Background Systemic sclerosis (SSc) is an autoimmune disease and accumulating evidence suggests a role for Toll-like receptor (TLR)-mediated activation of dendritic cells (DCs).
Objective To map TLR-mediated cytokine responses of DCs from patients with SSc.
Methods 45 patients with SSc were included. Patients were stratified as having diffuse cutaneous SSc (dSSc) or limited cutaneous SSc (lSSc) according to the extent of skin involvement, and further divided into those with late (>3 years) or early disease (<2 years). DCs were stimulated with ligands for TLR2, TLR3, TLR4, TLR7/8 or combinations. Plasma samples were collected from patients with SSc (n=167) and measured for interleukin 6 (IL-6), tumour necrosis factor α (TNFα), IL-12, IL-10 and interferon γ.
Results Stimulation of DC subsets from patients with early lSSc and dSSc with ligands for TLR2, TLR3 or TLR4 resulted in higher secretion of IL-6 and TNFα compared with those having late disease or healthy controls. Remarkably, the production of IL-12 was lower upon stimulation with TLR ligands in most patients with SSc, whereas the secretion of IL-10 was very high in patients with the dSSc phenotype, particularly in those having early dSSc. The combination of various TLR ligands led to reduced cytokine secretion in all patients with SSc. Circulating levels of these cytokines further underscored the presence of differences between various SSc phenotypes.
Discussion The altered TLR-mediated activation of DCs may be responsible for Th2 skewed T-cell activation in SSc that may be orchestrated by fibrogenic T-cell cytokines, such as IL-4 and IL-13. DC targeting could thus offer new avenues for therapeutic intervention.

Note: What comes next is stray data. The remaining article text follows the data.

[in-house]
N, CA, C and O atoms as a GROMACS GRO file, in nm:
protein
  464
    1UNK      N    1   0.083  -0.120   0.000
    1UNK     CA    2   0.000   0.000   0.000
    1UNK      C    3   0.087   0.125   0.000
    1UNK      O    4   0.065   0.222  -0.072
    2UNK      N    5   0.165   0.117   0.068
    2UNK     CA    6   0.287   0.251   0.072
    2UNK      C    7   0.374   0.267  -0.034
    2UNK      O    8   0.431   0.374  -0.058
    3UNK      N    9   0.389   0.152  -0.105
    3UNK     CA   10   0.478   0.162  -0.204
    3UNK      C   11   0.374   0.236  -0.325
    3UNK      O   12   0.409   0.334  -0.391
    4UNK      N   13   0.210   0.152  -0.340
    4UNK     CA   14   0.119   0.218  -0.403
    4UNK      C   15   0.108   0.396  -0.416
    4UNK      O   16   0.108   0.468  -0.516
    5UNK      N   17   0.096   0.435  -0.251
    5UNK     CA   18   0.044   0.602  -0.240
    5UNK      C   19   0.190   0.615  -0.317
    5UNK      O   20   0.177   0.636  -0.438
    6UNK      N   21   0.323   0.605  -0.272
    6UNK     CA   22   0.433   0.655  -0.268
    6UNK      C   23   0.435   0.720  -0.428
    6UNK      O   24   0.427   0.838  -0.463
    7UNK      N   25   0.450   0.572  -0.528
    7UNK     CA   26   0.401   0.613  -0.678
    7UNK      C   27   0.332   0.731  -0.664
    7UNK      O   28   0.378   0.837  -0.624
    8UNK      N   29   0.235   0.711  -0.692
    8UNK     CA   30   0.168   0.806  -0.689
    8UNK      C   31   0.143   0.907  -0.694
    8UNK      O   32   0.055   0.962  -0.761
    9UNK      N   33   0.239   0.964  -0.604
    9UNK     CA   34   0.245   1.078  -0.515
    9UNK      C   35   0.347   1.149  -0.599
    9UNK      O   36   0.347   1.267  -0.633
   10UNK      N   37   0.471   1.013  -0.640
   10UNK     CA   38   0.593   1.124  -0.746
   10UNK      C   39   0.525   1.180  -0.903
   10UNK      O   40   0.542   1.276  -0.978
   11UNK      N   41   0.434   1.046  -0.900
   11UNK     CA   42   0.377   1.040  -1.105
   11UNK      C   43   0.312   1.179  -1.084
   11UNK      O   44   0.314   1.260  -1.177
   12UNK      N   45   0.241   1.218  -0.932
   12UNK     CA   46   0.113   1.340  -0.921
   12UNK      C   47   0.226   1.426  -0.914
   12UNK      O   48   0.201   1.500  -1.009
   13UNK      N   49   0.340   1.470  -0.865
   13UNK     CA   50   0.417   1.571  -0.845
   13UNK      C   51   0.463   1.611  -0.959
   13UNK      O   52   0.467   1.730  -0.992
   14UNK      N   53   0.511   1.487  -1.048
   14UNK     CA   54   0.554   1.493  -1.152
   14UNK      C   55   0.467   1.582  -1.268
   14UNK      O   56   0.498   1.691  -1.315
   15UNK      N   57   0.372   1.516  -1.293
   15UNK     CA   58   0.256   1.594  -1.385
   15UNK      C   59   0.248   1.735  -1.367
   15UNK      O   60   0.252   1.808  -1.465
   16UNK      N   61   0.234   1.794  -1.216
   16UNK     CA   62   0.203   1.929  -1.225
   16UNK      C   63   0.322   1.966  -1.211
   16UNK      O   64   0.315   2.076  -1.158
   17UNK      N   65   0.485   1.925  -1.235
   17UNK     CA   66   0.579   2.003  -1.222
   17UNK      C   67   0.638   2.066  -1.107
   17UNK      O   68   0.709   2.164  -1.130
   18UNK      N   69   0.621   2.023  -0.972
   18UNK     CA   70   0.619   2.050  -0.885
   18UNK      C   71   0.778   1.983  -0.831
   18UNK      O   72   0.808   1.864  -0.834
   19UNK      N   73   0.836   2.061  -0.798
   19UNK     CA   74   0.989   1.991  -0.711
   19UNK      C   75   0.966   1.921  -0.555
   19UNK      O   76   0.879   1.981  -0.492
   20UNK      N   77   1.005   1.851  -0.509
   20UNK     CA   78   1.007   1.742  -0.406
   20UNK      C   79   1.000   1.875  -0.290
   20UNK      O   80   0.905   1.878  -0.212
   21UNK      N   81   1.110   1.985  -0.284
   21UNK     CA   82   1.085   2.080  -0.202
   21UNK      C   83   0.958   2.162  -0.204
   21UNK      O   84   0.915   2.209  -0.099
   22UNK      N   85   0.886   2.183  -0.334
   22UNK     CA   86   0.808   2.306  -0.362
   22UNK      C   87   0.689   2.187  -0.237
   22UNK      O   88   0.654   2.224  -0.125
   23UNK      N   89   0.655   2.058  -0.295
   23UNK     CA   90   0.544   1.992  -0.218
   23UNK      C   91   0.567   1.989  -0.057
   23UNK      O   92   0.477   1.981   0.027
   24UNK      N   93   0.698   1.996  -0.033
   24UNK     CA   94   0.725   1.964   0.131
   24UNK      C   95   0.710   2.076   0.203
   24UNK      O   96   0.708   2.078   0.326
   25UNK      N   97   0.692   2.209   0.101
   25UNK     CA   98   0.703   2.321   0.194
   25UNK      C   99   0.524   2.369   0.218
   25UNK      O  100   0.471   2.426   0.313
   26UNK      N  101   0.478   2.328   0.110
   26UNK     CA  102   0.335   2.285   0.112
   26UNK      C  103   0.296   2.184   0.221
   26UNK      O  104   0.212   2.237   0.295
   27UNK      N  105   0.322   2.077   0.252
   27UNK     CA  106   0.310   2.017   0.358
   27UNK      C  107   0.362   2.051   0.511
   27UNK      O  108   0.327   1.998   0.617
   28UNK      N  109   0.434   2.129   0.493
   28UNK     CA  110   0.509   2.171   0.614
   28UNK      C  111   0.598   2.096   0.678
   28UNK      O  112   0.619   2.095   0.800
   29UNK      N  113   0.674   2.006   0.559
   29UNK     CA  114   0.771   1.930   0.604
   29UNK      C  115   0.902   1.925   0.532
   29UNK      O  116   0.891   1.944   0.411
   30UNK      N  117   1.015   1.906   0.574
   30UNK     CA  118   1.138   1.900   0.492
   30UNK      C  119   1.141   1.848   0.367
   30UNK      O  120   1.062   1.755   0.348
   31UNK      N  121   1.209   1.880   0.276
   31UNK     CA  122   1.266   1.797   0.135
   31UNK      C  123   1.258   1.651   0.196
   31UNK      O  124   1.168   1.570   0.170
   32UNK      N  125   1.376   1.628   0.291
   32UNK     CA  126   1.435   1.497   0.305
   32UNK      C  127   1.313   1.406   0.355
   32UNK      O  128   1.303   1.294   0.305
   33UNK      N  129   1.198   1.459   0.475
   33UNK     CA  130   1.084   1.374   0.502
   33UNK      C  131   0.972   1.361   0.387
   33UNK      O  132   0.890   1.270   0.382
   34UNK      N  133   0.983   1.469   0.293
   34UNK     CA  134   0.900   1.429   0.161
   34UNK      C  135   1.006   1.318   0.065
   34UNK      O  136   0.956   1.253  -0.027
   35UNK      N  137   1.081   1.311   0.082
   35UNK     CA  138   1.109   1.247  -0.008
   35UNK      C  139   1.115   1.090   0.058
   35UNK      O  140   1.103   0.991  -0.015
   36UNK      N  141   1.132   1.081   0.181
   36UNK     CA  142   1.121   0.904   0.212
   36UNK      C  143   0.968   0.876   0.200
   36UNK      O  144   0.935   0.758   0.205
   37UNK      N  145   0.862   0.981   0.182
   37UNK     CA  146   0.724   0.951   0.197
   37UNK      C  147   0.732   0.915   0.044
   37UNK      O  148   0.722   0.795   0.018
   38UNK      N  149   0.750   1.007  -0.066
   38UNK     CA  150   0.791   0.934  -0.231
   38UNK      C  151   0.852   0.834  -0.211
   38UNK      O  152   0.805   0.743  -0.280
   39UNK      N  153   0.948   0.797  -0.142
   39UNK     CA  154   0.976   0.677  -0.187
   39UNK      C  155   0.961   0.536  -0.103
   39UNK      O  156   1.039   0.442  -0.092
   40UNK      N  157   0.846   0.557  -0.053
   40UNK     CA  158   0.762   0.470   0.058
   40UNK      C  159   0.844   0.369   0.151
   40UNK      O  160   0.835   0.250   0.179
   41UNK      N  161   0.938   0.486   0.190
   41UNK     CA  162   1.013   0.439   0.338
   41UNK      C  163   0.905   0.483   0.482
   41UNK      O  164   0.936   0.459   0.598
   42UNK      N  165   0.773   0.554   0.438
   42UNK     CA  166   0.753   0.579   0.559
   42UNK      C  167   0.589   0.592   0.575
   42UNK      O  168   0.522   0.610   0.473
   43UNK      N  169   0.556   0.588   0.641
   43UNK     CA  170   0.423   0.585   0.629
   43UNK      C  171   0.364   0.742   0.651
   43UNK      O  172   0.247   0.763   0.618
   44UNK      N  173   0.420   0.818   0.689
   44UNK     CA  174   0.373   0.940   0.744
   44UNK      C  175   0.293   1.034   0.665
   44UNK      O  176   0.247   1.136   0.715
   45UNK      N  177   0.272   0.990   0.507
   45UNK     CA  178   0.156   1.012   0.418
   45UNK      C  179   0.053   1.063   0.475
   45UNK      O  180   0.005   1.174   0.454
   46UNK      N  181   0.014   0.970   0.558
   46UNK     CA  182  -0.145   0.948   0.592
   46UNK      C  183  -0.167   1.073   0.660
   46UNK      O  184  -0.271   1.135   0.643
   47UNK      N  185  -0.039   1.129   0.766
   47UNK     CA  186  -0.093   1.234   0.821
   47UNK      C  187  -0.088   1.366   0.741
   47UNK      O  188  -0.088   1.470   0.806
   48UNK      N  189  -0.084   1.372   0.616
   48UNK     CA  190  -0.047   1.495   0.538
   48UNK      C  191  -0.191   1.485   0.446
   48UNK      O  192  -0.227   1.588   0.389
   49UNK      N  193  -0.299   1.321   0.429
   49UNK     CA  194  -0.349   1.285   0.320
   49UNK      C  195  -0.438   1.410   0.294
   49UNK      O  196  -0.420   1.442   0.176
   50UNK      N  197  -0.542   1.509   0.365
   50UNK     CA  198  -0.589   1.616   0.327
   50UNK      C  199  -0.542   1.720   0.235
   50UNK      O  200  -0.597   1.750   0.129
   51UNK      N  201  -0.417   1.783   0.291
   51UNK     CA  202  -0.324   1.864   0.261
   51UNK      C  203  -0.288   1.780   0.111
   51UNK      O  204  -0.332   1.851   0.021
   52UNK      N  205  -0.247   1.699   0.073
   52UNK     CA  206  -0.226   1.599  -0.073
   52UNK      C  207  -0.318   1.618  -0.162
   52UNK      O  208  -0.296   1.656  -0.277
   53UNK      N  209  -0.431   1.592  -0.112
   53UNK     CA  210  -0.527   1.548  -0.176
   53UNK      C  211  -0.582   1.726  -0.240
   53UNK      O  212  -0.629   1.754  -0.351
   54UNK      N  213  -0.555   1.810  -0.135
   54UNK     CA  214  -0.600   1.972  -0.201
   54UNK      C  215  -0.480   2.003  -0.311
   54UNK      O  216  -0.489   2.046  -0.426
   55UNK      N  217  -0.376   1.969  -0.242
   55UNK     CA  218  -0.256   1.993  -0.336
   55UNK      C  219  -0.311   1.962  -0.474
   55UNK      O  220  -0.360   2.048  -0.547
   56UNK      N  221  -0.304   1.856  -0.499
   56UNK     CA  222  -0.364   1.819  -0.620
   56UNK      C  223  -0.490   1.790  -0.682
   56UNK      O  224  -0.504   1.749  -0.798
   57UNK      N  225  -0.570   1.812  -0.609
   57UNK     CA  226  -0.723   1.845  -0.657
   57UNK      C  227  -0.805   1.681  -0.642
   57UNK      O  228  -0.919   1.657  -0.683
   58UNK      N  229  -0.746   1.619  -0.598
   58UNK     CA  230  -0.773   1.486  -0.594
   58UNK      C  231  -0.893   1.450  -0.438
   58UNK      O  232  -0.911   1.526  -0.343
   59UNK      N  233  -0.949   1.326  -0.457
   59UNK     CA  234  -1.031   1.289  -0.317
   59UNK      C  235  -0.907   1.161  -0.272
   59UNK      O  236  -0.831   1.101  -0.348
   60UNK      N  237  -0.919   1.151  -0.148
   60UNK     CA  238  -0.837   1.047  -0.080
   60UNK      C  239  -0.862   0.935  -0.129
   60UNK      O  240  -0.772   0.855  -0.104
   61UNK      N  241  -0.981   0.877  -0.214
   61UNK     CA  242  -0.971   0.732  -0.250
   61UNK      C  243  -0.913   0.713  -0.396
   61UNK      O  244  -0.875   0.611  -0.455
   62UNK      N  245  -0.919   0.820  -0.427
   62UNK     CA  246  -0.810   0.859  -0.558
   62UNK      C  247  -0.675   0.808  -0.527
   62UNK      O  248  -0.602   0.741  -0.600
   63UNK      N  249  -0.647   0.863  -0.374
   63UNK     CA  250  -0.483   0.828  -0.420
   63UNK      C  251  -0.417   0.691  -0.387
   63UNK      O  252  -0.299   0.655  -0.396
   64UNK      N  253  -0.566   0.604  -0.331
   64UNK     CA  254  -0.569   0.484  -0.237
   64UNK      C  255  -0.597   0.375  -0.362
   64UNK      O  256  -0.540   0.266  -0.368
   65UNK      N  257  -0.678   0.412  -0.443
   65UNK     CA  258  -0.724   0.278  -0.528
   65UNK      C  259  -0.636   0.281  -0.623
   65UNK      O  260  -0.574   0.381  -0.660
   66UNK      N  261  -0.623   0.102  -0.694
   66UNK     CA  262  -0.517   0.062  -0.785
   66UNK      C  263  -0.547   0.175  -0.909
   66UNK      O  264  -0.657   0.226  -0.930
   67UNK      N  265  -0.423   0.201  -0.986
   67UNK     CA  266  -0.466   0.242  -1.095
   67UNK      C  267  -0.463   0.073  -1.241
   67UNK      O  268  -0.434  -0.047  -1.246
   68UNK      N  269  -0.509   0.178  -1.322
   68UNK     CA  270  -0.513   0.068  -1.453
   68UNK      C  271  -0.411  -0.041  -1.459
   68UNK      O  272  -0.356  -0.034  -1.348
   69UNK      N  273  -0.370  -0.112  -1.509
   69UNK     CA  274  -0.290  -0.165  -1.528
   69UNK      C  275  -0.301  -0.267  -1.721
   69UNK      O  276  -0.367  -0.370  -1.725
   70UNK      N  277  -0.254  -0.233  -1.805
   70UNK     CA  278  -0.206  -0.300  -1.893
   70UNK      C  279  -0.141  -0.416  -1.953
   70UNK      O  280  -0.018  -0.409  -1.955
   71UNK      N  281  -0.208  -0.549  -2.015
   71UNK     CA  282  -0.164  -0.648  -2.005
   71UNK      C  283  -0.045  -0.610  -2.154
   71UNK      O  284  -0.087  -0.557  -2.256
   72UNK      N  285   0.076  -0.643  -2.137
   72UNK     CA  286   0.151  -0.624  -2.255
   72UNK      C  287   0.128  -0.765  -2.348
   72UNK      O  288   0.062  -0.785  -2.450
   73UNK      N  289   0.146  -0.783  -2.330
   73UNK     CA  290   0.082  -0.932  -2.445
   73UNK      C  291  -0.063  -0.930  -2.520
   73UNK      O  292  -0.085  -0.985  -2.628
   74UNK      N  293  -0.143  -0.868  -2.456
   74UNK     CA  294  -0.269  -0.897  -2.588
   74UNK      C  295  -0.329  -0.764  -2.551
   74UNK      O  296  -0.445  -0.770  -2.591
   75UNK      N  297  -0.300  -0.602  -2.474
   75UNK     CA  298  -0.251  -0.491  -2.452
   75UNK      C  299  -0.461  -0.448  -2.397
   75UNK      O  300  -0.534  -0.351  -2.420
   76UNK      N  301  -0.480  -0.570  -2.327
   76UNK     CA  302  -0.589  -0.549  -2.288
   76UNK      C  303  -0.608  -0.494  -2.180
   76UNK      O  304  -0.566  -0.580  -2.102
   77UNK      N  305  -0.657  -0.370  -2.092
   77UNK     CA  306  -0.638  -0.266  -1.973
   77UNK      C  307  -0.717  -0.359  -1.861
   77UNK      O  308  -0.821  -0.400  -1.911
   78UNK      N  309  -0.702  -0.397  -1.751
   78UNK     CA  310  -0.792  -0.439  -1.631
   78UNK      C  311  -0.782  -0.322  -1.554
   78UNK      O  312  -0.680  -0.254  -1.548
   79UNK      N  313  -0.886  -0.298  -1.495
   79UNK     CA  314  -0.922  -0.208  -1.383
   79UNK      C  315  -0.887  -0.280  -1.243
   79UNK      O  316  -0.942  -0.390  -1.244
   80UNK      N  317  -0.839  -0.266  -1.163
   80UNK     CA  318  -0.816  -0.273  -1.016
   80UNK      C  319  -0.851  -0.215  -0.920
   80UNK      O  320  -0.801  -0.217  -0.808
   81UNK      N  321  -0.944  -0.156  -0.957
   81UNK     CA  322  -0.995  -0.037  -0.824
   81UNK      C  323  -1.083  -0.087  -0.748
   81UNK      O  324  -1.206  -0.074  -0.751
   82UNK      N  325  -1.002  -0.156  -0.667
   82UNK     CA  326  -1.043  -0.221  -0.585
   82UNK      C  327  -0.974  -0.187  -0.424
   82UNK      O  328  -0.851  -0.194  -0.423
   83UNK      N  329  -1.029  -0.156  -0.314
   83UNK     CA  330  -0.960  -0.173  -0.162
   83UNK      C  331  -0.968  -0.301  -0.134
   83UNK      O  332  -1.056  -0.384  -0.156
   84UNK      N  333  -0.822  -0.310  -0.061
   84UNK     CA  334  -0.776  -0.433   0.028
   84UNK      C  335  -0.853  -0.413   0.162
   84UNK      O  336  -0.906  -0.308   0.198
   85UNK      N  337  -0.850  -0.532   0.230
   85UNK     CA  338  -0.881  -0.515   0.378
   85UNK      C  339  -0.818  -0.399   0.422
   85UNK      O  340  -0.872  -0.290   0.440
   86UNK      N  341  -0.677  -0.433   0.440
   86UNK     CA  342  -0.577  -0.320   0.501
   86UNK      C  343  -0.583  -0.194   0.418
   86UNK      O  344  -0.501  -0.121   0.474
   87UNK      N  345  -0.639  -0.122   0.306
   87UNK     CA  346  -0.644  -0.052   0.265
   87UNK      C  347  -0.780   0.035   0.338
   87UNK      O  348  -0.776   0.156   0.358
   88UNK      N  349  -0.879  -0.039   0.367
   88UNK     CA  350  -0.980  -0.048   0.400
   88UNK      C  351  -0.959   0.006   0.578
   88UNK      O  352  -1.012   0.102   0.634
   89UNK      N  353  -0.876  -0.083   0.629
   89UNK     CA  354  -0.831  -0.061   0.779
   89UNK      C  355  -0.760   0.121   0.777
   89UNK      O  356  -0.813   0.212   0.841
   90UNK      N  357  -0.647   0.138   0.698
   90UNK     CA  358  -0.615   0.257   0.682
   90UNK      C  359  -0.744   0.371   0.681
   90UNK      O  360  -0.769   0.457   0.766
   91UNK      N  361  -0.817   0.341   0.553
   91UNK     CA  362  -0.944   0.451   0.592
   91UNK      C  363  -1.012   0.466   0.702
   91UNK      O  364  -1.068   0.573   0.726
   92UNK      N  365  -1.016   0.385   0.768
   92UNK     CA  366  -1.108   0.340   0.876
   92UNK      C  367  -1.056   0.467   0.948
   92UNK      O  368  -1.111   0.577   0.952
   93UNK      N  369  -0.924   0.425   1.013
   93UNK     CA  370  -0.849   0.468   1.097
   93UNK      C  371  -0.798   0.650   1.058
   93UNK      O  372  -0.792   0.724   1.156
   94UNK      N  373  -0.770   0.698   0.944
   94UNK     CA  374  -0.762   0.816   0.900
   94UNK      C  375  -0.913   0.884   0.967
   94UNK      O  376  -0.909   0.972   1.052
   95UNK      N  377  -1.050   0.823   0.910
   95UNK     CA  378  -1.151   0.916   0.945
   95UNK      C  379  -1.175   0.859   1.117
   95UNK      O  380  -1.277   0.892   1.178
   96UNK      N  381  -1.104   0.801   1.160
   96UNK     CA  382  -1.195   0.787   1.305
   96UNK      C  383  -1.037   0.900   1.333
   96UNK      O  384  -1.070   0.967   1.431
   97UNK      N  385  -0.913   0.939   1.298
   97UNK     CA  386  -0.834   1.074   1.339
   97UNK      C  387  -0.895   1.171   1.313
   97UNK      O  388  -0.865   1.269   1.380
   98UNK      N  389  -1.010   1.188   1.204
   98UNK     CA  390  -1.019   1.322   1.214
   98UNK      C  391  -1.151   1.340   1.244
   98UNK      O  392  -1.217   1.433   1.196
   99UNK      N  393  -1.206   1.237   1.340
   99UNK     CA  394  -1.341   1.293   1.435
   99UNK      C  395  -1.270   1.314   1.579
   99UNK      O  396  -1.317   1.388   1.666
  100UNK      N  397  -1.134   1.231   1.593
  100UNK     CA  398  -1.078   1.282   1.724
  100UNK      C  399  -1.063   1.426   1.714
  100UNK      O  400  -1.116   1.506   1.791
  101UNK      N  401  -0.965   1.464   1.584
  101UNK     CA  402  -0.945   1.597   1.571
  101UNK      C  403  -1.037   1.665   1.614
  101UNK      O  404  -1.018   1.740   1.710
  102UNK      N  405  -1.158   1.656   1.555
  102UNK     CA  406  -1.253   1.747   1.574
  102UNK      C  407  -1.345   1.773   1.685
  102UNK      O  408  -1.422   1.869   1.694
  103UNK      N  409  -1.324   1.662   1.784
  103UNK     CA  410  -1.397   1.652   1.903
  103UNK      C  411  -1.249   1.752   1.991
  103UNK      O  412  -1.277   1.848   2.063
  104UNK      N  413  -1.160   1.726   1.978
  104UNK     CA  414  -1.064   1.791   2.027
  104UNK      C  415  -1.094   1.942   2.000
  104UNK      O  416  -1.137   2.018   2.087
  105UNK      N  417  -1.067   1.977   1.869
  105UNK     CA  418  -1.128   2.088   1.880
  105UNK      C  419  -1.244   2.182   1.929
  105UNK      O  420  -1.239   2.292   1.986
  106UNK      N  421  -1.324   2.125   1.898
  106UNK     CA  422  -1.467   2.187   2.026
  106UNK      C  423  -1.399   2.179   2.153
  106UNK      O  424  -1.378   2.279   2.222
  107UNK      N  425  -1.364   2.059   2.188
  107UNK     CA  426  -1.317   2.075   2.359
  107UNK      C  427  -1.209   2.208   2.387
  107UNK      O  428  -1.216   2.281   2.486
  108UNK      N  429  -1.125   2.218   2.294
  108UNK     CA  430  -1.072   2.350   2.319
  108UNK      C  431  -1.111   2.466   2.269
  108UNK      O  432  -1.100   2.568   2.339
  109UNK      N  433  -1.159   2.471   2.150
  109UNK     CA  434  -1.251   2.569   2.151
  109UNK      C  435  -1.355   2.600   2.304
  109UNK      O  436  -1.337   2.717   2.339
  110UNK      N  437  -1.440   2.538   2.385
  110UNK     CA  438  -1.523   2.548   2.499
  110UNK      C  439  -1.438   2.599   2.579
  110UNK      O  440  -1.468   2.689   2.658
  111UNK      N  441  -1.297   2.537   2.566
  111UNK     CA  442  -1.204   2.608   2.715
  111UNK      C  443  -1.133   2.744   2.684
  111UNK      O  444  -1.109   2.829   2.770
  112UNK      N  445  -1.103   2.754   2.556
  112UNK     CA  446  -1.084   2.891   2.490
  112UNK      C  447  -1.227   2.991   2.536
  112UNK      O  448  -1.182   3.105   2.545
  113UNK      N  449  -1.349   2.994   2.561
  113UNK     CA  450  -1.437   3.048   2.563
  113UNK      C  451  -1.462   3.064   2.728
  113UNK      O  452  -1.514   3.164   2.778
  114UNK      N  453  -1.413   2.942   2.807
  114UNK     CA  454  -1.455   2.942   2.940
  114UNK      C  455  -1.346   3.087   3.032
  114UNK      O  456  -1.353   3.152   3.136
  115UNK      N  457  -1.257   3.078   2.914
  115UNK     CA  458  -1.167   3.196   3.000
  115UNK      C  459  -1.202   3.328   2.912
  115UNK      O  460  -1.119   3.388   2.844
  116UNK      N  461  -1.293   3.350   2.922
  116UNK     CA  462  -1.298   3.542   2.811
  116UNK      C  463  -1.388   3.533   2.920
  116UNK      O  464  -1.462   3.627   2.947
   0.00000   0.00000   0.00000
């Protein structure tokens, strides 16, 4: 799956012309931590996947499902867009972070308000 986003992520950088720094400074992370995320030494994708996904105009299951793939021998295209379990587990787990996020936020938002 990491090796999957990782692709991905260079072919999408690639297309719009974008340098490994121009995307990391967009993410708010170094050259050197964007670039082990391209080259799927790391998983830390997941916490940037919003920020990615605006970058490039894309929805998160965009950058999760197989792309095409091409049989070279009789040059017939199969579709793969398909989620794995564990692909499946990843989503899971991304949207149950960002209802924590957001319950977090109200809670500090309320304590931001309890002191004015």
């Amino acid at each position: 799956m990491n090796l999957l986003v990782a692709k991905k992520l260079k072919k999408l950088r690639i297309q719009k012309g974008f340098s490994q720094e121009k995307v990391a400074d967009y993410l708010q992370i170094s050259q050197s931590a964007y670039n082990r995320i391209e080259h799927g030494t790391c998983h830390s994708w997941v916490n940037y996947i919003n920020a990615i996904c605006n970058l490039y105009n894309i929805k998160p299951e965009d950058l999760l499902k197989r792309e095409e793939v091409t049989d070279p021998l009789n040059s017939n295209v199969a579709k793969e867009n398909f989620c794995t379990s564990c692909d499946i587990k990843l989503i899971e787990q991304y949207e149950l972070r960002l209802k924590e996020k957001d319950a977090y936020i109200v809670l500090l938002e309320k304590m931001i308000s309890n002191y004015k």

Statistics from Altmetric.com
LvB and CP contributed equally to this work.
Funding CP was funded by an unrestricted grant from ‘Het Landelijk Katholiek Reuma Centrum (LKRC)’. The Post-doctoral programme (TRDJR) was funded by the Termeulen Stipendium from the KNAW, Netherlands. The work presented here was partly funded by the VIDI laureate (TRDJR) from the Dutch Organisation of Research (NWO). Support was also provided by grants to RL from the National Institutes of Health (NIAMS U01AR055063) and an unrestricted grant from the American Society for Scleroderma Research.
Competing interests None.
Ethics approval This study was conducted with the approval of the local ethical committees University Nijmegen and Boston.
Provenance and peer review Not commissioned; externally peer reviewed.
Patient consent Obtained.